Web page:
The Trail Vehicle

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I was On The Trail from 94 thru 96 at Ft Benning, GA.  The Home of the Infantry.  We did a lot of road marching.  I always had and by 94 I had six years of service.  Six years of the Infantry lifestyle will make you hard as woodpecker lips.  The Infantry Lifestyle will get the best of you…

The first roadmarch I made with 1/38 Infantry, “Rock of the Marne” was like I died and went to heaven.  One of the lessons the Wolfhounds instilled in me was the sanctity of the roadmarch.  Your squad splits the weight of combat equipment and ammo and everyone carries their fair share.  If you fall out your squad mates have to add your fair share to their own fair share.  Buddy is only half a word, know what I mean?  In 1/38 the roadmarch was sacrosanct.  We, the cadre, could put up with a lot of shortcomings in a soldier but being a fall out wasn’t one of them.

There was a trail vehicle that carried extra water, medical supplies and also picked up the fall outs.  When the company took a break the trail vehicle would pull up to each platoon, top them off with water and then move forward to the next platoon.  Each time it stopped the platoon Drill Sergeants would unload the fall outs and apply a light coat of sweat to their ass.  Then when the platoon had been watered the weak of heart would be chased back onto the truck only to drive forward a hundred meters and do it all again.  The message was plain, it hurts to roadmarch long distances, it hurts worse to fall out of a roadmarch.

One of the Drill Sergeants from the “duty platoon” had to drive the trail vehicle.  I’d rather walk 15 miles on blistered feet than drive the trail vehicle.   Six hours at the speed of fart is more than I could bear.  Fortunately I had a partner who was a little more lazy than dedicated, in this instance it paid off.  He was thrilled to drive the truck.  It was one of his most endearing strengths.

We had a Private in the platoon, a short chubby kid, soft as butter on a warm afternoon.  He was physically challenged but made it through sheer want to.  I used to tease him when he started to fall behind, one time I remember I saw some turkey buzzards circling above us.  I looked at the chubby private and pointed to the circling buzzards, “They’re eyeballin’ you Private.  I’d stay close to the platoon if I was you.  Even a buzzard will kill the sick and the weak.”  Then I turned around and walked away, leavin’ him alone with the ravenous vultures.  He picked up the pace but kept a close watch on those buzzards for the last couple miles.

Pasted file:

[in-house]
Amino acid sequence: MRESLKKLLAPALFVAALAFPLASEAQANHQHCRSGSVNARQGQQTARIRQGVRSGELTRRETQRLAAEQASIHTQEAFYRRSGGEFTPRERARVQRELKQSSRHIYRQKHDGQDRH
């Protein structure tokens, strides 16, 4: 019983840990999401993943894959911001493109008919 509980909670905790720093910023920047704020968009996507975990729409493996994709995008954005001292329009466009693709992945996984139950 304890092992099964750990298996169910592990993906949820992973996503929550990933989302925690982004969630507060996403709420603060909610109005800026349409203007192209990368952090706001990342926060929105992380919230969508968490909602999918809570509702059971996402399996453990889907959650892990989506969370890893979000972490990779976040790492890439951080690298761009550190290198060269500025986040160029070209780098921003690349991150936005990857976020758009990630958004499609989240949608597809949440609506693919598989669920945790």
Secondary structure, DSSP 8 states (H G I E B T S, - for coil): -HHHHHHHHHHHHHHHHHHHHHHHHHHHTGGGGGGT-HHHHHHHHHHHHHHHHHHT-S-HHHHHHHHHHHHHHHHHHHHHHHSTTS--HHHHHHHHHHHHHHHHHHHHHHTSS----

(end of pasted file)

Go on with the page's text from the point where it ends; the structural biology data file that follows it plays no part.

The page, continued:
It came time for chubby private’s 15 mile roadmarch.  We were the duty platoon.  It was only me and my less than stellar partner but guess who volunteered to drive the truck for the whole 15 miles!  Six hours and much suffering later chubby private and I finished the 15 miler and I put a powder blue cord over his shoulder.  We released the privates and I was talking to my partner when chubby private walked up and assumed the position of parade rest.

“What Private?”

“Drill Sergeant, I wanted to thank you for nudging me with the bumper, if you wouldn’t have scared me like that I don’t think I’d have made it.”

My partner replied, “Shut the f*ck up Private, get the f*ck away.”

I looked at my partner and he looked like he’d seen a ghost.  WTF dude?”

“I was pretty sleepy, kinda noddin’ off, I don’t remember pushing him with the bumper.”

I almost shit myself.  “That’s why I’d rather walk!”


About the Author:

I joined the Army in 1988, served in the 25th IL (L) , 24th ID, The Infantry Training Brigade, The 82nd Airborne Division, Ft Polk and again The 82nd Division until I retired in 2008. I was a mortar maggot and retired with the rank of Master Sergeant.
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